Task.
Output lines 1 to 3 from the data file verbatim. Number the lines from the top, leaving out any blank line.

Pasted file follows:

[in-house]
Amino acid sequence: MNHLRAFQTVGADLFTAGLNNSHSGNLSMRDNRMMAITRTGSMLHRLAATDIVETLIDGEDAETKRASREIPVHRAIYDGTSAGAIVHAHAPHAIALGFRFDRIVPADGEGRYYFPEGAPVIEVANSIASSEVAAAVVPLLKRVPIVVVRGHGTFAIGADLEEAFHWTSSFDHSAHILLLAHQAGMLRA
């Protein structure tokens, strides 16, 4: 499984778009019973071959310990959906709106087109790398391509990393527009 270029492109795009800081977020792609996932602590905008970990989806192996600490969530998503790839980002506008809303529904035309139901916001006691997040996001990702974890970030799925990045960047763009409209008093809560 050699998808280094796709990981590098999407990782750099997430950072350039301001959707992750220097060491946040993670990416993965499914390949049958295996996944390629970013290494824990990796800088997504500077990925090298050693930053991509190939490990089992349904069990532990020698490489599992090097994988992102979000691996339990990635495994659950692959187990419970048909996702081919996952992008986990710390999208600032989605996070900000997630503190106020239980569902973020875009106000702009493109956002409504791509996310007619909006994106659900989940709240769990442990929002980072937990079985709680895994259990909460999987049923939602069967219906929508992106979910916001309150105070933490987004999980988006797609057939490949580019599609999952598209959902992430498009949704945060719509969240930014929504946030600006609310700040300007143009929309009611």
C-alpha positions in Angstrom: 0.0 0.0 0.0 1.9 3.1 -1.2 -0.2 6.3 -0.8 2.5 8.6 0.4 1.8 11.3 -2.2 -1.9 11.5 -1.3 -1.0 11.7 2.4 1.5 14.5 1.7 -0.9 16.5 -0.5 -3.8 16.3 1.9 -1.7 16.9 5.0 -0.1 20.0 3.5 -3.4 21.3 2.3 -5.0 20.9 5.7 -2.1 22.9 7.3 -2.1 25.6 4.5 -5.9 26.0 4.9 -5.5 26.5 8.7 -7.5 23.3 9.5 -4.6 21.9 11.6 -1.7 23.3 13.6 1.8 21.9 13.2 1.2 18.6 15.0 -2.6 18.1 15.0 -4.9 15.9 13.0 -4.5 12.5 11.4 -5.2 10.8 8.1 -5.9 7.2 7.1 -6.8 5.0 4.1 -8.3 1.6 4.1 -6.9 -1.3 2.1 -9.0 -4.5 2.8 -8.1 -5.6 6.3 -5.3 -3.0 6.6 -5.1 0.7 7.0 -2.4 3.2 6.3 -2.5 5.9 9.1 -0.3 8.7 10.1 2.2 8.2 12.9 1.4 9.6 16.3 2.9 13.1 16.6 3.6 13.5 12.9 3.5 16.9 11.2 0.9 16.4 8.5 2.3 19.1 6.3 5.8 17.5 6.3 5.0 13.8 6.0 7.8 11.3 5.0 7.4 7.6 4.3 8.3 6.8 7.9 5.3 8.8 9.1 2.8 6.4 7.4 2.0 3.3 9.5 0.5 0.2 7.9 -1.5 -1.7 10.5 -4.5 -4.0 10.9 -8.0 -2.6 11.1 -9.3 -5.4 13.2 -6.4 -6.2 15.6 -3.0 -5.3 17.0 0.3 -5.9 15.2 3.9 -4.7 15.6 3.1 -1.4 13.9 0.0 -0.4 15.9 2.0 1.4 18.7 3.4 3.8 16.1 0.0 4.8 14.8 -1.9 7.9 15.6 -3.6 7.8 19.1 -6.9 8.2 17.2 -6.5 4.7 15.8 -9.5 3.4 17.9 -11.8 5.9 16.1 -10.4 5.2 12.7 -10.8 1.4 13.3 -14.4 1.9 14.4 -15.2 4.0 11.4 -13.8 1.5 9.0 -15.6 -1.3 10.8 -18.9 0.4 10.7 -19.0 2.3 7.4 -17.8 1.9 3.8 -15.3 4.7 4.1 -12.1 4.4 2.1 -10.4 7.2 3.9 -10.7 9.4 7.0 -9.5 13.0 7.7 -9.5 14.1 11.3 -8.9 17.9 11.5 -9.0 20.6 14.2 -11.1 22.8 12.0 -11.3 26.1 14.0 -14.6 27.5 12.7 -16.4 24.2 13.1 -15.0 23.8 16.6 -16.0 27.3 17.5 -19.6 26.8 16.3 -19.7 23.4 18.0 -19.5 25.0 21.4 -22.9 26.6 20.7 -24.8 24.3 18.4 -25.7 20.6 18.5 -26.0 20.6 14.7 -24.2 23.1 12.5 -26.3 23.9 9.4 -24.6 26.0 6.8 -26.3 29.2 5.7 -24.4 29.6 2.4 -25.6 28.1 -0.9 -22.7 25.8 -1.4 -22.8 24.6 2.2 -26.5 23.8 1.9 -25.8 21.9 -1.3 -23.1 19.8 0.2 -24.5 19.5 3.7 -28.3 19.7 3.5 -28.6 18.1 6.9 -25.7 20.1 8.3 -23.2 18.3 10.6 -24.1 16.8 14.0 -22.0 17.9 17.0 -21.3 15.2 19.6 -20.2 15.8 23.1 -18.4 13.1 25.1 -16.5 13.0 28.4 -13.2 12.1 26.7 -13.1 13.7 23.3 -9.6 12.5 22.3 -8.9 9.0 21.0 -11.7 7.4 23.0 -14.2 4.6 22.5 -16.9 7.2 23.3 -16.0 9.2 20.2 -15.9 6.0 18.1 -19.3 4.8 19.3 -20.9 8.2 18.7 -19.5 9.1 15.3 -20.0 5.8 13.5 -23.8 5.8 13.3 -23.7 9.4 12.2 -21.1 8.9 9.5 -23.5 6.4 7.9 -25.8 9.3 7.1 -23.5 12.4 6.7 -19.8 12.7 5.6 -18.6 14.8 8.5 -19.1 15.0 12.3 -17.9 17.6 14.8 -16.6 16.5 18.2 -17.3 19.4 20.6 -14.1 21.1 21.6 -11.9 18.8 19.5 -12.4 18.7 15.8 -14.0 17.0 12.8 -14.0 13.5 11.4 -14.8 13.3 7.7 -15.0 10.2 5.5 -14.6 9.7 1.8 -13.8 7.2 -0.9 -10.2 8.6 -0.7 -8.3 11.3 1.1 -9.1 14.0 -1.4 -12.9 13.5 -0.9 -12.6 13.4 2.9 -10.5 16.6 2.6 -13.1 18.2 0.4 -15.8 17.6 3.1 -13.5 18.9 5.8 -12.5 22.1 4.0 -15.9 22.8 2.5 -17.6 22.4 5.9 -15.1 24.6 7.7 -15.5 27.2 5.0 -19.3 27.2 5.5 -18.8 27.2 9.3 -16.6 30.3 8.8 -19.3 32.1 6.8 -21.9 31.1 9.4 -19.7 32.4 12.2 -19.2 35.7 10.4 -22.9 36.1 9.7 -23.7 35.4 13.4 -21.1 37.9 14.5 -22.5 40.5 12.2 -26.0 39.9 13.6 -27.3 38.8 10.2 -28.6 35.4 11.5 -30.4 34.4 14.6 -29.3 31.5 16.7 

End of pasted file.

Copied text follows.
[in-house]
Amino acid sequence: MNHLRAFQTVGADLFTAGLNNSHSGNLSMRDNRMMAITRTGSMLHRLAATDIVETLIDGEDAETKRASREIPVHRAIYDGTSAGAIVHAHAPHAIALGFRFDRIVPADGEGRYYFPEGAPVIEVANSIASSEVAAAVVPLLKRVPIVVVRGHGTFAIGADLEEAFHWTSSFDHSAHILLLAHQAGMLRA
């Protein structure tokens, strides 16, 4: 499984778009019973071959310990959906709106087109790398391509990393527009 270029492109795009800081977020792609996932602590905008970990989806192996600490969530998503790839980002506008809303529904035309139901916001006691997040996001990702974890970030799925990045960047763009409209008093809560 050699998808280094796709990981590098999407990782750099997430950072350039301001959707992750220097060491946040993670990416993965499914390949049958295996996944390629970013290494824990990796800088997504500077990925090298050693930053991509190939490990089992349904069990532990020698490489599992090097994988992102979000691996339990990635495994659950692959187990419970048909996702081919996952992008986990710390999208600032989605996070900000997630503190106020239980569902973020875009106000702009493109956002409504791509996310007619909006994106659900989940709240769990442990929002980072937990079985709680895994259990909460999987049923939602069967219906929508992106979910916001309150105070933490987004999980988006797609057939490949580019599609999952598209959902992430498009949704945060719509969240930014929504946030600006609310700040300007143009929309009611």